February is typically the busiest month for the Avery Research Center for African American History and Culture. For more than 35 years, the center, part of the College of Charleston, has collected art and archival materials that document the history, traditions and legacies of African Americans and their influences on American society and culture. So Black History Month, as one might imagine, is a blur of activity.
“We have a lot of classes visit,” said Courtney Hicks, outreach assistant for the Avery Research Center. “We usually have a lot of tour groups, and people who just want to learn a little bit more about Black history specific to the Lowcountry and the Gullah-Geechee Corridor.”
But, that was before the COVID-19 pandemic, and right now, the Avery Research Center is closed to the public. So, the team at Avery put together a program of virtual Black History Month events this year, including book discussions with African-American history scholars Amrita Chakrabarti Myers and Douglas Flowe, CNN analyst and former S.C. Rep. Bakari Sellers, an emerging scholar lecture from Danielle Fuentes Morgan and a musical performance by vocalist Zandrina Dunning.
Capping off the programming, the research center is debuting a 45-minute film on Feb. 26 called We Celebrate Year Round on YouTube, Instagram TV and Facebook. The project is a collaboration between Hicks and Eye of Elohim, a local, Black-owned film and photography company.
The film brings together an array of local artisans, historians and storytellers to talk about historical and cultural touchstones of the Lowcountry and to demonstrate their skills.
“You will be hearing great music by the College of Charleston Gospel Choir under the direction of Brenten Weeks,” Hicks said. “You will also be able to engage in a Gullah folk tale told by [storyteller and oral historian] Mrs. Minerva King. [Activist and healer] chef Wibi will also be giving a tutorial about the importance of food justice, along with showing our viewers how they’re able to sprout their own vegetables.”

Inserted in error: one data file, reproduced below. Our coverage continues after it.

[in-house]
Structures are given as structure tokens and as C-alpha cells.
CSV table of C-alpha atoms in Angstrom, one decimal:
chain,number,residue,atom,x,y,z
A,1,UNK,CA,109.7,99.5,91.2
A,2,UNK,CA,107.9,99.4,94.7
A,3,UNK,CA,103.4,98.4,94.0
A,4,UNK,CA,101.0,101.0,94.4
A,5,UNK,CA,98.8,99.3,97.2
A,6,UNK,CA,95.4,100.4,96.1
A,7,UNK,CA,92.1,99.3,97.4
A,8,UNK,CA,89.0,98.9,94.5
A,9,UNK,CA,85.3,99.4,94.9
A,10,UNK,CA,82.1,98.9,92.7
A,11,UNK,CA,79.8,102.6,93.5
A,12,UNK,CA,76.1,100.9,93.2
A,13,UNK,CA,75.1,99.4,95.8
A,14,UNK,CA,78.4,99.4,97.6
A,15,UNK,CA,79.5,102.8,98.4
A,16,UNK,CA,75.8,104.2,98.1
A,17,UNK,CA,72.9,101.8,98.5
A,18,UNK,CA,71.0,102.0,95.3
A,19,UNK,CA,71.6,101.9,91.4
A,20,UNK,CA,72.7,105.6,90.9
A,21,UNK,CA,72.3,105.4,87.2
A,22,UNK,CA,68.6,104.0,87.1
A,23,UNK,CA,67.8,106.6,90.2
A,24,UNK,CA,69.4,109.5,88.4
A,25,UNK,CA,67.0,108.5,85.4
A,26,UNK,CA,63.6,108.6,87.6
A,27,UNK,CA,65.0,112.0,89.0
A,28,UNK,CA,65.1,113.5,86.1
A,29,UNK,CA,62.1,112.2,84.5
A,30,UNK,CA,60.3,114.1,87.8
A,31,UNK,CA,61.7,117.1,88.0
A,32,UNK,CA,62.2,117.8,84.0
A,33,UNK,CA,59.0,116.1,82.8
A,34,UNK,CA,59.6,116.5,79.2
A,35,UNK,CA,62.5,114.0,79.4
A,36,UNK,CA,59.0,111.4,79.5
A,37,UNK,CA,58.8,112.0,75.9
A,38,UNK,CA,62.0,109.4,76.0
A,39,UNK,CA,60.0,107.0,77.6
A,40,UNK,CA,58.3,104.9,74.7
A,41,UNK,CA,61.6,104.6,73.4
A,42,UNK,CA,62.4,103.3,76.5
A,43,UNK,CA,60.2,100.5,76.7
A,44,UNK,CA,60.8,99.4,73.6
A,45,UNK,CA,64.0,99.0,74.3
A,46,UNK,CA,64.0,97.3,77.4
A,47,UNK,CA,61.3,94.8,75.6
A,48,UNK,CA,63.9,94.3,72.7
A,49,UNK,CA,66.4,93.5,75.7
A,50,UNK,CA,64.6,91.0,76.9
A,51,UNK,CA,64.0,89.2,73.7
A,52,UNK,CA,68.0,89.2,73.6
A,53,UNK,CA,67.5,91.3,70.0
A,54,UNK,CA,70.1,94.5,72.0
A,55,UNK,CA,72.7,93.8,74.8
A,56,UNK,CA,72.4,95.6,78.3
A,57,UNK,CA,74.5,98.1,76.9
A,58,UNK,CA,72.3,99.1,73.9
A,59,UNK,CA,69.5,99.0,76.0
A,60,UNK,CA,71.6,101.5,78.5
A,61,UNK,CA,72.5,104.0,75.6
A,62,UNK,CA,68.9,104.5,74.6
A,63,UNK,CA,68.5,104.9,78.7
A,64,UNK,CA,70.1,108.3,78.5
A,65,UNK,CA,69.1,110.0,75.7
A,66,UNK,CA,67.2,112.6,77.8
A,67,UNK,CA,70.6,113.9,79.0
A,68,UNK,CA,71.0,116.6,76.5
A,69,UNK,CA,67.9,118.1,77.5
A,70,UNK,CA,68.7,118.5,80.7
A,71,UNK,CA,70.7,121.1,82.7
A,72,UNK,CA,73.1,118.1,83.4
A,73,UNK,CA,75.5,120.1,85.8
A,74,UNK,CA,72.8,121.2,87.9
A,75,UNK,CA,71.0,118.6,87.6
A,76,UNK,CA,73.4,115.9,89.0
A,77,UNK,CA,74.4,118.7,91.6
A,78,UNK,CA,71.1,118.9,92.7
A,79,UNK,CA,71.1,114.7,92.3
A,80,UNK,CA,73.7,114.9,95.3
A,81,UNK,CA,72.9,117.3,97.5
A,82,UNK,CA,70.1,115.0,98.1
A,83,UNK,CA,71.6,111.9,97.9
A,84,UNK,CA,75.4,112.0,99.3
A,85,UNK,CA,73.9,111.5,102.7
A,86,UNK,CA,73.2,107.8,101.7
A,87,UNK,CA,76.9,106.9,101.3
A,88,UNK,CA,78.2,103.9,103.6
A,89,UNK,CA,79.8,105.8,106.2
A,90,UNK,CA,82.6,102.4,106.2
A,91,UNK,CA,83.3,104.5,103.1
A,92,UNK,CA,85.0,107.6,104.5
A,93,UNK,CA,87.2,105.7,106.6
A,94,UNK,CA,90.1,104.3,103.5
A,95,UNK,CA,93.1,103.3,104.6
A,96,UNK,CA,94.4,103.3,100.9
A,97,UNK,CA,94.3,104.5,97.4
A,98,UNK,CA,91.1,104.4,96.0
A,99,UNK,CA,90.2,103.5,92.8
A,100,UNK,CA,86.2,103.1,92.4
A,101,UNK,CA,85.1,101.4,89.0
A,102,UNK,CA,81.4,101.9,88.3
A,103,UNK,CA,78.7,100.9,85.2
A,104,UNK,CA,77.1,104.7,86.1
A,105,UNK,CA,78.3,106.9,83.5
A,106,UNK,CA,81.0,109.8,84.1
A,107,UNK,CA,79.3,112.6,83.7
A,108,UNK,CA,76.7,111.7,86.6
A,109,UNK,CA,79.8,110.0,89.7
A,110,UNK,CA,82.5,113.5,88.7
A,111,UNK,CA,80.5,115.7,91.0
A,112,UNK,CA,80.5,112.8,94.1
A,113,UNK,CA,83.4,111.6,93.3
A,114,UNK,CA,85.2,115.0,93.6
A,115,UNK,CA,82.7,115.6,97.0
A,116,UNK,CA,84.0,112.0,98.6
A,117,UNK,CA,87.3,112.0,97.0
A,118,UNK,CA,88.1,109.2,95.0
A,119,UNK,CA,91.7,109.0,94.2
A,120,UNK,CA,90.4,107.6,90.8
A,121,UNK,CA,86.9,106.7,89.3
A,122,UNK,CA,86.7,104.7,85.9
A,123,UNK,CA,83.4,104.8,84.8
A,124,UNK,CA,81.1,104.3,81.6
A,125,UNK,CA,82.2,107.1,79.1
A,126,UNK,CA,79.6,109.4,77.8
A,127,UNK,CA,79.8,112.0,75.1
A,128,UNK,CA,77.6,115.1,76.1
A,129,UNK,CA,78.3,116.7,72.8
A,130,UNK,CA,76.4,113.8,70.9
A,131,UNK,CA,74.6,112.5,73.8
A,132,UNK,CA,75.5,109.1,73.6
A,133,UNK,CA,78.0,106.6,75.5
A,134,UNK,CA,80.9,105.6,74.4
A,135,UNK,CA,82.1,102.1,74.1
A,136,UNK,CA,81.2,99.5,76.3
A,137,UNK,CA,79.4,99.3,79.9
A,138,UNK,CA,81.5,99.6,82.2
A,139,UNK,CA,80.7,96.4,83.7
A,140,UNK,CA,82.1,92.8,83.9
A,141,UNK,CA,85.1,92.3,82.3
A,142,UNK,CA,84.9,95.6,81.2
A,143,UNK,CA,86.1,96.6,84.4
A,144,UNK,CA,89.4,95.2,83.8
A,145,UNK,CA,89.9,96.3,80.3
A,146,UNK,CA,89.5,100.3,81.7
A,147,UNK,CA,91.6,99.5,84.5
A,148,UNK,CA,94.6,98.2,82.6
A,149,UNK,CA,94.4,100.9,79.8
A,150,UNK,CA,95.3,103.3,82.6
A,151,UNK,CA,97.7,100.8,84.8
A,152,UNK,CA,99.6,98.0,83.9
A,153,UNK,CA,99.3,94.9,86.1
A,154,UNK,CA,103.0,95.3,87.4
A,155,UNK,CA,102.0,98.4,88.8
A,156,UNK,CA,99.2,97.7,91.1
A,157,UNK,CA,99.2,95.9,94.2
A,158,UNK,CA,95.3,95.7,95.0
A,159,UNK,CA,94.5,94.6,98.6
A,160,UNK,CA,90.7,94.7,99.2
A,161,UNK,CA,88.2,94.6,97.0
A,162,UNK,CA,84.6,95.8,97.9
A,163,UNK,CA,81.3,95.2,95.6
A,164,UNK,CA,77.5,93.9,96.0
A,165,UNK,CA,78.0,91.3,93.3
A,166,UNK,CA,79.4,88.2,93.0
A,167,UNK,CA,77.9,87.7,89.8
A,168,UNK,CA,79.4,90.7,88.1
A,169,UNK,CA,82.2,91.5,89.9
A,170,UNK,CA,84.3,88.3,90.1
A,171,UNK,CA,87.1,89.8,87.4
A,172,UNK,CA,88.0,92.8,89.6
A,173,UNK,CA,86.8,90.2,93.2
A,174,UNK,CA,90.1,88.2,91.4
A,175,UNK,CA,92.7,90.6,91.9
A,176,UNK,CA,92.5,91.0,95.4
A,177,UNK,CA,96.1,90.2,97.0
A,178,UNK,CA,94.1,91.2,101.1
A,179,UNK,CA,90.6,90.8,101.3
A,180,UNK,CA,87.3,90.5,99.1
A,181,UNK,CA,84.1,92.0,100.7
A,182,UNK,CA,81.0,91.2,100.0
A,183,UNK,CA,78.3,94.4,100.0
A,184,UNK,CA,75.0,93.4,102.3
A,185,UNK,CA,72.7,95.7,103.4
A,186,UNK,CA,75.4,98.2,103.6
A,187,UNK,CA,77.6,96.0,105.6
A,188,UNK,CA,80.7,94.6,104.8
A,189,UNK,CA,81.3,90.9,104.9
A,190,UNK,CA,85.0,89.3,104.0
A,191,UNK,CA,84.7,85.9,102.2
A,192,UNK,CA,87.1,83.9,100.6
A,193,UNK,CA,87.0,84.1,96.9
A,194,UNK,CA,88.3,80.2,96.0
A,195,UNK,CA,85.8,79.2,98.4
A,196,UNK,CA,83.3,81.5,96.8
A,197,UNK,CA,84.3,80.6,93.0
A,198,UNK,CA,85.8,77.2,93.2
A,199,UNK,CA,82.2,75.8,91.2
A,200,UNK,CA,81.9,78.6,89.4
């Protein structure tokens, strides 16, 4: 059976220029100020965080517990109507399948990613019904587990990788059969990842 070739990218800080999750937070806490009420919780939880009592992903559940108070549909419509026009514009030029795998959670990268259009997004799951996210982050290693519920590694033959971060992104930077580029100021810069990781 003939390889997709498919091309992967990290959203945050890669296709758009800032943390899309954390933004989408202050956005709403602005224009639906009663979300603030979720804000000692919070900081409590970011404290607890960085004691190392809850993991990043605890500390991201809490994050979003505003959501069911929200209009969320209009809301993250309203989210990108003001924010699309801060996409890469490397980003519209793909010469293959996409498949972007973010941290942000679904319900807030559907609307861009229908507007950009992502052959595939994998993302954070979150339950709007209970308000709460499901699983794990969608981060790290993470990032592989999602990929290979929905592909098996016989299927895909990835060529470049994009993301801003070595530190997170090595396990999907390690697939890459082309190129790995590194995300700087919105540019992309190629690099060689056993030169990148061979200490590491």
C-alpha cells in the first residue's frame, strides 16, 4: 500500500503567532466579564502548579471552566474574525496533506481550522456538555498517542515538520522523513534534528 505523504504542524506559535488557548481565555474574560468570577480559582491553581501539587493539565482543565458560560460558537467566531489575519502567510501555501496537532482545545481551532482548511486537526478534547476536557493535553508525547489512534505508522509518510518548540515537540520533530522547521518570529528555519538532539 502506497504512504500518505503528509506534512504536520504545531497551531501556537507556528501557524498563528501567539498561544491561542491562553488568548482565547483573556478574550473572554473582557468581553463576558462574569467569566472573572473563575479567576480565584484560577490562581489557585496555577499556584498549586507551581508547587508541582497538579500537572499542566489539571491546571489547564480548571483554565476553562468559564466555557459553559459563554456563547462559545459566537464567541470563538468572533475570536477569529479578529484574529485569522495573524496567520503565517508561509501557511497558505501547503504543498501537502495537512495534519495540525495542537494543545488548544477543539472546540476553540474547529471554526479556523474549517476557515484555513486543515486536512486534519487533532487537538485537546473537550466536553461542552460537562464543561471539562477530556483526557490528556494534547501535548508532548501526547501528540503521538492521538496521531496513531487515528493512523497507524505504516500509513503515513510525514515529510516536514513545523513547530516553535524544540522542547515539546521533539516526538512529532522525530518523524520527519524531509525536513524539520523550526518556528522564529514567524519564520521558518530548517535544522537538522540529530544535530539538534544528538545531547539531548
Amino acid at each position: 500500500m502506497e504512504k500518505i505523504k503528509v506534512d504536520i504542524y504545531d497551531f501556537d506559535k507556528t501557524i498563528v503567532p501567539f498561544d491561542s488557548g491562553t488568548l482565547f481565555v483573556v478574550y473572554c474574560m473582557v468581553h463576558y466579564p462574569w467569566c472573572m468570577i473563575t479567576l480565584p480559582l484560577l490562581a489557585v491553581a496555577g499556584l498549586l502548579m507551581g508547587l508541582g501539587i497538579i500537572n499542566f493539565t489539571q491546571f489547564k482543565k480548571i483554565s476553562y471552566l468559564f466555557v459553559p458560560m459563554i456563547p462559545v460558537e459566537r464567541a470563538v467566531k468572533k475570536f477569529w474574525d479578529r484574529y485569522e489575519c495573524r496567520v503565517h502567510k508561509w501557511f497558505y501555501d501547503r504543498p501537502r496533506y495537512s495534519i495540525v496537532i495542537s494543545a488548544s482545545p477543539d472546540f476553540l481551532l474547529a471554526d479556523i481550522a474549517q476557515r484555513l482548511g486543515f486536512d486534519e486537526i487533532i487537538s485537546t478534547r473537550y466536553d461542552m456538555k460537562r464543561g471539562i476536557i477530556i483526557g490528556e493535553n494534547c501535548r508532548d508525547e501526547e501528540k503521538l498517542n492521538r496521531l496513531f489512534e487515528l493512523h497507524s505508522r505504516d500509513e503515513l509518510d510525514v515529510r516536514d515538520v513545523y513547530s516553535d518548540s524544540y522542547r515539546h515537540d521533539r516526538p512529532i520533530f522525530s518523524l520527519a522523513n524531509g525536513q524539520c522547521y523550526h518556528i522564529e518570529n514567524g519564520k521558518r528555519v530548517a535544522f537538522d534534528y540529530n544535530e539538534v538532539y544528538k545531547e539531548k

Hicks said the film, which also features appearances by Akua Page and Chris Cato of the Geechee Experience as well as chef and food writer Amethyst Ganaway, was designed to remind viewers that Black history goes beyond merely the month of February. “Black history is American history,” she said. “Without Black culture, you’re unable to move through life.”
Hicks worked closely with the filmmakers to make sure We Celebrate Year Round stayed close to home, she said.
“It’s basically a film that is highlighting what makes Charleston great,” Hicks said. “It goes from discussing food justice to rice culture to sweetgrass culture and how natives are using that culture to create their own businesses and brands that are really indicative to their identity.”
The film also discusses the history of the Avery Research Center, which was founded in 1865 as the Avery Normal Institute, an education and advocacy hub for Charleston’s Black community.
“It’s a great way that not only students but also people of all ages, are able to reconnect with the Avery,” Hicks said, “and also learn a little bit more about the culture that is so deeply embedded in the places that we live.”
As sweeping as the film’s scope is, it actually came together relatively quickly.
“I pitched the idea in November,” Hicks said. “I began reaching out to people in December. Then we began shooting with Eye of Elohim videography in late January. It’s been a great project and an interesting last four months.”
In terms of deciding who to interview for the film, Hicks said working at Avery has its advantages.
“One of the greatest parts about being deeply embedded with the culture that surrounds where you work and where you live, is that you begin to foster great relationships with very talented individuals,” she said. “So, it was mainly me taking some time to think about people who are very well-versed in the subject matter that we were covering, along with highlighting a few unsung heroes who may not be getting as much publicity.”
Hicks said she plans to continue with virtual programming even after the pandemic, simply because of its longevity.
“Virtual programming is not easy,” she said. “But, it’s really rewarding because you always have a digital footprint. As much as it is a little bit more strenuous than having an in-person lecture or in-person activity, it is something that can reach a larger audience.”
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